and ya know what? This *wasn't* the rant. heh.

Comments

( 10 comments — Leave a comment )
mjfgates
Mar. 3rd, 2004 08:27 am (UTC)
ORRRRR they just like to gross people out, and find that this is a good way to do it. Ooh, look, *this* guy put his victims in barrels full of hydrochloric acid to dissolve the bodies and hide the evidence, isn't that neat? (Yeah, yeah, wince, baby, WINCE...)

heh. I'd say that reminds me of last night, but I don't need to be reminded.
maddening
Mar. 3rd, 2004 10:22 am (UTC)
well, I meant people who aren't just big fans of dead baby jokes...

Of course, I've known plenty of those too. I think those people account for the popularity of the Faces of Death series of videos.

starchy
Mar. 3rd, 2004 12:31 pm (UTC)
Actually, I'm a big fan of dead baby jokes. Faces of Death not so much. I'm likely to enjoy art/humor/etc -- things with a fictitious basis -- that involves killing, mutilation, gore, and even, in some cases, extreme sexual violence (cf Cronenburg, Troma, Maruo's paintings, etc). The difference is that in the case of a fiction, depending somewhat on context and presentation, I can basically supress my reflex for compassion. To so easily do so in regard to reality, when not dealing with abstractions, is pretty much sociopathic.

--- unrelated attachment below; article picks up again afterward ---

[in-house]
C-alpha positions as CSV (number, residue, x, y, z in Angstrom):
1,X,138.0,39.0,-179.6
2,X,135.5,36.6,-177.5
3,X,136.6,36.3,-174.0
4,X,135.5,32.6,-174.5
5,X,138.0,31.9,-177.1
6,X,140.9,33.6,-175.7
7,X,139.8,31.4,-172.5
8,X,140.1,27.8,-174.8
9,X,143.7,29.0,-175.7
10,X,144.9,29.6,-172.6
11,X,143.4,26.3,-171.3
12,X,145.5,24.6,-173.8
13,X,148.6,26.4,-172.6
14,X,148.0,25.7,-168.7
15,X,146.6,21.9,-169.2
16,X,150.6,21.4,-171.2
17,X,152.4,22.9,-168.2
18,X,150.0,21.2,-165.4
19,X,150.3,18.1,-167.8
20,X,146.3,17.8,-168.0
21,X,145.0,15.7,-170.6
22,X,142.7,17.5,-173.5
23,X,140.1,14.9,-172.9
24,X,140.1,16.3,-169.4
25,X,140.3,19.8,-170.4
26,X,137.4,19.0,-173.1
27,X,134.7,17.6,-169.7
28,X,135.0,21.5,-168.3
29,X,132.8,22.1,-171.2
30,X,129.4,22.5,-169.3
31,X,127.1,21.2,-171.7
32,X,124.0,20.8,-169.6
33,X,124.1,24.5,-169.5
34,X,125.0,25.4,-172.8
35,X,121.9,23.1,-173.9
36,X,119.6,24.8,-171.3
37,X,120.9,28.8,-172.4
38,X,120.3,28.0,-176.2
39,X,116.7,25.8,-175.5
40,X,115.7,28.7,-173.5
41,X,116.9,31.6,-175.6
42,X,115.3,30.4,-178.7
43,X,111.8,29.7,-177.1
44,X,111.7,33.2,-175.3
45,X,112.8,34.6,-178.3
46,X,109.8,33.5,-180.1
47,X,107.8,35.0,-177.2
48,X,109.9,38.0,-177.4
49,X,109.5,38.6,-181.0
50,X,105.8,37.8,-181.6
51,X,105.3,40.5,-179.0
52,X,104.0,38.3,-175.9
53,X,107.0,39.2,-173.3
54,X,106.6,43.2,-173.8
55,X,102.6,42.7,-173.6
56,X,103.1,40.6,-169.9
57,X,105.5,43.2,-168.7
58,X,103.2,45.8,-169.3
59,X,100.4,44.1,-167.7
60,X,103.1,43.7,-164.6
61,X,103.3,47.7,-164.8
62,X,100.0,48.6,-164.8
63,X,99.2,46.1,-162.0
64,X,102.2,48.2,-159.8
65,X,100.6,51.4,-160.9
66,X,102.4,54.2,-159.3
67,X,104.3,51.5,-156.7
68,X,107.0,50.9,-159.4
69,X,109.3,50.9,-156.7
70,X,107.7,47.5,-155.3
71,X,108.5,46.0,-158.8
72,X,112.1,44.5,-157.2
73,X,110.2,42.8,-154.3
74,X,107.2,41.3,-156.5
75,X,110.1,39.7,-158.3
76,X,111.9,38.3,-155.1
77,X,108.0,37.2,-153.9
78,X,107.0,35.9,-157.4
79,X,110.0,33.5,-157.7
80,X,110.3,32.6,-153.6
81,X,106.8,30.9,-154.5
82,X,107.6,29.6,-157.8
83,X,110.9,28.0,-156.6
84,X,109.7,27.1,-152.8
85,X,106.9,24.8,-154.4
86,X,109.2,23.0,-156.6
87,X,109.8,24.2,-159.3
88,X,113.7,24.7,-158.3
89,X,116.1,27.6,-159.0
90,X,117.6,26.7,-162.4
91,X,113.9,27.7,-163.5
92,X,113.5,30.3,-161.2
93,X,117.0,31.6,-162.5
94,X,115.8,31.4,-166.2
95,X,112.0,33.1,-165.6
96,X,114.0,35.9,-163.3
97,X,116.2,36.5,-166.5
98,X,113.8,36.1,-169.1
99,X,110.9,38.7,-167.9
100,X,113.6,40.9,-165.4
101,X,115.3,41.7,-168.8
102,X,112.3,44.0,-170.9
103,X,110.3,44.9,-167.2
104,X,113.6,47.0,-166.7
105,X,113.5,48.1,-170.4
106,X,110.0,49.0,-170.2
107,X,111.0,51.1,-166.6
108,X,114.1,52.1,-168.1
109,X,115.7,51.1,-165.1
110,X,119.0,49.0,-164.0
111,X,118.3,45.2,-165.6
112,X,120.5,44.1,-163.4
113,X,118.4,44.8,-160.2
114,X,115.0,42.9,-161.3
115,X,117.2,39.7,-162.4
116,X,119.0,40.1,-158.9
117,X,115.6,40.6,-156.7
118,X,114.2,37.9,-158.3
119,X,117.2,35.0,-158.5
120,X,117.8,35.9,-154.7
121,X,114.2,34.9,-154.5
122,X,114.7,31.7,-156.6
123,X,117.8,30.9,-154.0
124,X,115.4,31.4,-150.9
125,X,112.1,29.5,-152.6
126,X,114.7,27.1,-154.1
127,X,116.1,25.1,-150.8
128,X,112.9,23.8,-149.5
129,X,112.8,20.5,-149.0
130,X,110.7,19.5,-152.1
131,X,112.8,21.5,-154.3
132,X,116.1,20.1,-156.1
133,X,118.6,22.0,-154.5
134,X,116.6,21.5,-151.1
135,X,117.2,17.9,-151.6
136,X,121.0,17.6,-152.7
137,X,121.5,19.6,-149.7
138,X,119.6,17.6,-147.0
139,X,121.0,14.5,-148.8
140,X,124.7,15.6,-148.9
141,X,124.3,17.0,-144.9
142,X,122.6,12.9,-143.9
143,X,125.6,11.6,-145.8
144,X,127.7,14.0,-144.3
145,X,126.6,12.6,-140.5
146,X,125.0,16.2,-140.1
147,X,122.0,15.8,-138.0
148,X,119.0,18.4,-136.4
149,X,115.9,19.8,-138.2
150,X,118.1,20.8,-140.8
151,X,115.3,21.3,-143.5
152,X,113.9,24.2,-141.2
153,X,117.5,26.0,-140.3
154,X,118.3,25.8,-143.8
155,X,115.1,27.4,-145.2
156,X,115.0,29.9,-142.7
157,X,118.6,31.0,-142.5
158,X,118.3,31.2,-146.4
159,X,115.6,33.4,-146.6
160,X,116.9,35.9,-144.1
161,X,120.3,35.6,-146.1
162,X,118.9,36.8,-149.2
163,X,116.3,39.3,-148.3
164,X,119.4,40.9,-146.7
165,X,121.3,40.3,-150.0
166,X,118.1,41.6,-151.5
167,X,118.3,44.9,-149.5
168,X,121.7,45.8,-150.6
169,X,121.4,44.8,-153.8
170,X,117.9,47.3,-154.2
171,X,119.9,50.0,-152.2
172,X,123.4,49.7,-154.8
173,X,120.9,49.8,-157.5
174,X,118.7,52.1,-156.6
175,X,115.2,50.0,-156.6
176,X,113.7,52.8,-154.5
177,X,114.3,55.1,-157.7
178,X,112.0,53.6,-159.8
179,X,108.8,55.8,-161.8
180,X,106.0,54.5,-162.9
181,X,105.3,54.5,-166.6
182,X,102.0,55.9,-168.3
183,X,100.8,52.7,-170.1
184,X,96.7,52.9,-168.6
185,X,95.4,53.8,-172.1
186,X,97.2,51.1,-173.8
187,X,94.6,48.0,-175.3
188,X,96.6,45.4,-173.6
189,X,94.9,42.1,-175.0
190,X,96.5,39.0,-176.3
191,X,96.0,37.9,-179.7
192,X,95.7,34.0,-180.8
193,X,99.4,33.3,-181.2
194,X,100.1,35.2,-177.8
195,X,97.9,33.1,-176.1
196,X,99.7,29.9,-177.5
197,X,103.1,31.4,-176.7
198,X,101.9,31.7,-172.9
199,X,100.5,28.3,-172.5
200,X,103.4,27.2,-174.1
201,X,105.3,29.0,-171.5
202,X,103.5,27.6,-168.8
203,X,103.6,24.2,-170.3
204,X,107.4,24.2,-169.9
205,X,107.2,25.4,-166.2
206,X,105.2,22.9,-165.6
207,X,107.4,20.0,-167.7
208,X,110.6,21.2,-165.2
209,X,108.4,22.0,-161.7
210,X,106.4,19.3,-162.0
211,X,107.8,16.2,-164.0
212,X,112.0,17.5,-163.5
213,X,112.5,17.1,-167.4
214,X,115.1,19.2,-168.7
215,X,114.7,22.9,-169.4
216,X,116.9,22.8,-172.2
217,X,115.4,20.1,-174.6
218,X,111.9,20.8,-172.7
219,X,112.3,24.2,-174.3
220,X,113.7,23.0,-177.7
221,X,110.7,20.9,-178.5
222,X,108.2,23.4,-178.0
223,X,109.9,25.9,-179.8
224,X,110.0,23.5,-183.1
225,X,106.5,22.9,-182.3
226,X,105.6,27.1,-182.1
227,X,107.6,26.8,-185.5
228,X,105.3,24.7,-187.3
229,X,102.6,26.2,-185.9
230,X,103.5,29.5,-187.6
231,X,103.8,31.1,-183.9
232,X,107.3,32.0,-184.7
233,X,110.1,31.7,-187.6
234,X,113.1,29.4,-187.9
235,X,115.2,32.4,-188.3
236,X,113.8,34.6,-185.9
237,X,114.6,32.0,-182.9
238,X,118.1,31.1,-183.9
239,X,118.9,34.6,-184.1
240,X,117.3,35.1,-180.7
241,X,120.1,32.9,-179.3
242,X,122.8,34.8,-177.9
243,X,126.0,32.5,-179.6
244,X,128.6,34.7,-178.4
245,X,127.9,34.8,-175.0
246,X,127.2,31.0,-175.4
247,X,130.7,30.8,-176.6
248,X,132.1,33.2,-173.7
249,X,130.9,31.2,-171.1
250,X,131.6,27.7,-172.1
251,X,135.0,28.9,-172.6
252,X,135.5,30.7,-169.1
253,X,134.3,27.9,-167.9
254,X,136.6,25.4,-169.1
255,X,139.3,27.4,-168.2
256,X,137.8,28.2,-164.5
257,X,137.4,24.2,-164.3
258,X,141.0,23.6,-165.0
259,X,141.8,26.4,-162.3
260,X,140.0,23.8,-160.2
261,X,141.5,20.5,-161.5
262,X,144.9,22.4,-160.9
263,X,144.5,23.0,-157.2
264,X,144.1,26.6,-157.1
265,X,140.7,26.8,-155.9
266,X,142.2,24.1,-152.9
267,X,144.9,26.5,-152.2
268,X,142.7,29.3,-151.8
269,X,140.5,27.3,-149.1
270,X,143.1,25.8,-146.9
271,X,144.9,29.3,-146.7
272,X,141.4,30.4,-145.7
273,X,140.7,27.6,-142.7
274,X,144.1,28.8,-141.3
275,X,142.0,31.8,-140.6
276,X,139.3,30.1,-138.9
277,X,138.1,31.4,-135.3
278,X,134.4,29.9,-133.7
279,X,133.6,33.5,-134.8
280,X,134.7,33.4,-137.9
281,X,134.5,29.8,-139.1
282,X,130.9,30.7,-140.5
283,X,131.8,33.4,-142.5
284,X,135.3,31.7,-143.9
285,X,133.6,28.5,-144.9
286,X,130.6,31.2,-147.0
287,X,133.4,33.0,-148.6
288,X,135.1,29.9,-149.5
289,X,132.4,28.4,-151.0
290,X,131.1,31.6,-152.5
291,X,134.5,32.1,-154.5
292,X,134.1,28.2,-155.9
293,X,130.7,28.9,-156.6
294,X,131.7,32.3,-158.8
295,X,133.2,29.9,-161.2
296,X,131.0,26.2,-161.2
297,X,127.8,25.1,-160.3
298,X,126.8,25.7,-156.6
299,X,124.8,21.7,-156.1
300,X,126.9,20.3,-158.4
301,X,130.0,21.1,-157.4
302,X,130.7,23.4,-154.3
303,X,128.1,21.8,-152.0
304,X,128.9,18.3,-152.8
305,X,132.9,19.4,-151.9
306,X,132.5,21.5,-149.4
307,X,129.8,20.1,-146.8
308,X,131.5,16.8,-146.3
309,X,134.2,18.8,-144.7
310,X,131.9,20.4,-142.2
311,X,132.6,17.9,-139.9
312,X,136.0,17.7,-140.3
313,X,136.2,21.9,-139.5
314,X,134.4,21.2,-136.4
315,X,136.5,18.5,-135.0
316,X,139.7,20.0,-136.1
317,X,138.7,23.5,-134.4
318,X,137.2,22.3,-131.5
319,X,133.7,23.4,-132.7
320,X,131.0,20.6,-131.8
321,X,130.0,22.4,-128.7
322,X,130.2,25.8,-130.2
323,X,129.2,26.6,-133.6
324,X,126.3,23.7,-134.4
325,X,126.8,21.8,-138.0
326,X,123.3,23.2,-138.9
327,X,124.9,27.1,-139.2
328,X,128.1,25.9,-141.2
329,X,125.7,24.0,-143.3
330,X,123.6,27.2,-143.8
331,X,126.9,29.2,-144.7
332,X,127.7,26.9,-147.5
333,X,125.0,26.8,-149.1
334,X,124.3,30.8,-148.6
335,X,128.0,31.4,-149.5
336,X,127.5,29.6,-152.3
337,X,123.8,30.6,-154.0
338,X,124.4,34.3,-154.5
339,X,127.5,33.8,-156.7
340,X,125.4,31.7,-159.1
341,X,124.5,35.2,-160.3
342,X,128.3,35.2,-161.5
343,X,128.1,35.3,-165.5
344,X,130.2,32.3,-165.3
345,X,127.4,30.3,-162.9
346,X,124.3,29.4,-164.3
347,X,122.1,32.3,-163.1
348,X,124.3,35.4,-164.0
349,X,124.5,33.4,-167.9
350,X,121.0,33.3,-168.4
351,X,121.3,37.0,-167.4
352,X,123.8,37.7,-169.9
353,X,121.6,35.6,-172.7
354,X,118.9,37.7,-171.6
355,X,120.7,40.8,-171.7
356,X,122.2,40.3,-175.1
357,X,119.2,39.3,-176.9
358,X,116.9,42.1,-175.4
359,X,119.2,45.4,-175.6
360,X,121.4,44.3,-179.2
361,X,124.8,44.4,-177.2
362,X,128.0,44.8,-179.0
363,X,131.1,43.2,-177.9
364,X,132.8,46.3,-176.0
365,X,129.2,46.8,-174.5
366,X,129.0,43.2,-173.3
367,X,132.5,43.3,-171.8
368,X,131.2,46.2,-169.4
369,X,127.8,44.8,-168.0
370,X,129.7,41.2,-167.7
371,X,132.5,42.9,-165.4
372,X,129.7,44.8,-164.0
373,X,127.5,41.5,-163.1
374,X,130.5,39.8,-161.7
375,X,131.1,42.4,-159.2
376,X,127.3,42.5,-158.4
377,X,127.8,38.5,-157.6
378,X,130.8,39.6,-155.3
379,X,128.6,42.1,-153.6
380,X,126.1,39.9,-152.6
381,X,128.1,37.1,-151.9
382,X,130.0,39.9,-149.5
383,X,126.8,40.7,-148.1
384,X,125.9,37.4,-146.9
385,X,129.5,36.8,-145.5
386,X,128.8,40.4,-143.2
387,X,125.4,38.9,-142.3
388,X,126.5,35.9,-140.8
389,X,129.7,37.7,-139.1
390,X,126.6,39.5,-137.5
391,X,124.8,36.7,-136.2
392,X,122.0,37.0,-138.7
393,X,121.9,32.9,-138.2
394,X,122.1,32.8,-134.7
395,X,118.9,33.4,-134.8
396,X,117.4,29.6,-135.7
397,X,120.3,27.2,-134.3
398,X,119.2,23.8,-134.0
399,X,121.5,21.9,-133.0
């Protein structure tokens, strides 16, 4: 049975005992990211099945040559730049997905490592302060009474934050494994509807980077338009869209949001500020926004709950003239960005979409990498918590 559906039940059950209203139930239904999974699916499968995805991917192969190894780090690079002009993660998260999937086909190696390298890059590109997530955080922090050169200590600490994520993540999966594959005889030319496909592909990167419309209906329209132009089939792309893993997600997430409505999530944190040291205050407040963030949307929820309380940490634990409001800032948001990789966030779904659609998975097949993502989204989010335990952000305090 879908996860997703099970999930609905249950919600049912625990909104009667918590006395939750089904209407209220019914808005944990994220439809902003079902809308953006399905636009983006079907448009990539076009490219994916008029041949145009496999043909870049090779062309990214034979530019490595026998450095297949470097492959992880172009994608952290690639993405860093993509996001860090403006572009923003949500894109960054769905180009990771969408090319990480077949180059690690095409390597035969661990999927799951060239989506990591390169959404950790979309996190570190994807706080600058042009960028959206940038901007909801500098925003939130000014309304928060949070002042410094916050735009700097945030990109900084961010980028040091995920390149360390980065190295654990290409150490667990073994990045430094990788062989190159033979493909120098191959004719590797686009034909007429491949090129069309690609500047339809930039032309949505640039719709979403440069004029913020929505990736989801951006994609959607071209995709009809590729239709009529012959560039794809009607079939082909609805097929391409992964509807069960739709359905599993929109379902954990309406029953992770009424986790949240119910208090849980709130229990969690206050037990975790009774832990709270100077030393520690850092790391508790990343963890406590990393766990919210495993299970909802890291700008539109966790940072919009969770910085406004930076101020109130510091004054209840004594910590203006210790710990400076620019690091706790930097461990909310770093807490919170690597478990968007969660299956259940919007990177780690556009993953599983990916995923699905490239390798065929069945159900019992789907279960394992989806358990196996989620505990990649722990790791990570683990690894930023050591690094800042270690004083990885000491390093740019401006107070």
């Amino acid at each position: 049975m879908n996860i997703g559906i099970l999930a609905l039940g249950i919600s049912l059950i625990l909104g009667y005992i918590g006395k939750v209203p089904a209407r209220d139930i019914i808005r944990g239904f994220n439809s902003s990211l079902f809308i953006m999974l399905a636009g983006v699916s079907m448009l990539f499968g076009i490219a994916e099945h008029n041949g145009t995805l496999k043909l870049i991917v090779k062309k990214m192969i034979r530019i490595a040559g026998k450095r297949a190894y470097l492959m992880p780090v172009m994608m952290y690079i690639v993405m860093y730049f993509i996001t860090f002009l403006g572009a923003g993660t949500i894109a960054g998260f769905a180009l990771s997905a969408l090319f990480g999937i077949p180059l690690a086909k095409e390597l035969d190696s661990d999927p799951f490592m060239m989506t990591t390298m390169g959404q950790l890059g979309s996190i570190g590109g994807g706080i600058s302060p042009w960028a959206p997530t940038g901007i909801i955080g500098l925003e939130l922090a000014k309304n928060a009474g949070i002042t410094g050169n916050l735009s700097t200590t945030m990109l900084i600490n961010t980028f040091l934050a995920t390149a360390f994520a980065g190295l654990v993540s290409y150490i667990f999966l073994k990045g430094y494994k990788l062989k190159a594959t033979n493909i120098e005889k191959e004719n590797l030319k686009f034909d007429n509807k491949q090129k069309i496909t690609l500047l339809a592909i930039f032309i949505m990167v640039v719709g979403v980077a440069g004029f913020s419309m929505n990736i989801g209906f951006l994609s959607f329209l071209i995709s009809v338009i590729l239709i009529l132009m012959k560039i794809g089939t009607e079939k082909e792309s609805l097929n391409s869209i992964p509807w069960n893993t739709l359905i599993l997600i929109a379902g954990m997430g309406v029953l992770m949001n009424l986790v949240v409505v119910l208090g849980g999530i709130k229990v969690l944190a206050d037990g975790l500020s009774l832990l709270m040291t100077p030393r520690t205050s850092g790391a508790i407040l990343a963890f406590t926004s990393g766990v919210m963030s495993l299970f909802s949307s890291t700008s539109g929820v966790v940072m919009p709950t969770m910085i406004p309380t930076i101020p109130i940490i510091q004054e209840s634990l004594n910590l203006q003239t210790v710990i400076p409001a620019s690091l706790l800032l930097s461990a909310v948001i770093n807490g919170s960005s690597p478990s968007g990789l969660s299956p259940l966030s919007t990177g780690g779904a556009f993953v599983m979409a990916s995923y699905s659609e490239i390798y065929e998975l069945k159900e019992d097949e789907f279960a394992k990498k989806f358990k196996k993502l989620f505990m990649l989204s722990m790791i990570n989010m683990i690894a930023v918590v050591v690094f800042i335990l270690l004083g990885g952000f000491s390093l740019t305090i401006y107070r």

maddening
Mar. 3rd, 2004 01:30 pm (UTC)
see... that all makes perfect sense.

I was thinking of the "blow it up with a firecracker" set...even though I'm less than eloquent today.

kaeren
Mar. 3rd, 2004 11:51 am (UTC)
did ya ever / would ya ever
read that lady's book about Jack the Ripper, and how she's found out his identity as a ... well, I won't spoil it, cause I think you may like it. hey, i was skeptical, she's a fiction writer and a pulpy one at that... but I was completely rapt once I began reading. your comments about sexuality and serial killer fandom in particular make me think you'd be interested.

http://www.amazon.com/exec/obidos/tg/detail/-/0425192733/qid=1078343413//ref=pd_ka_2/104-1001954-2561556?v=glance&n=507846
maddening
Mar. 3rd, 2004 01:21 pm (UTC)
Re: did ya ever / would ya ever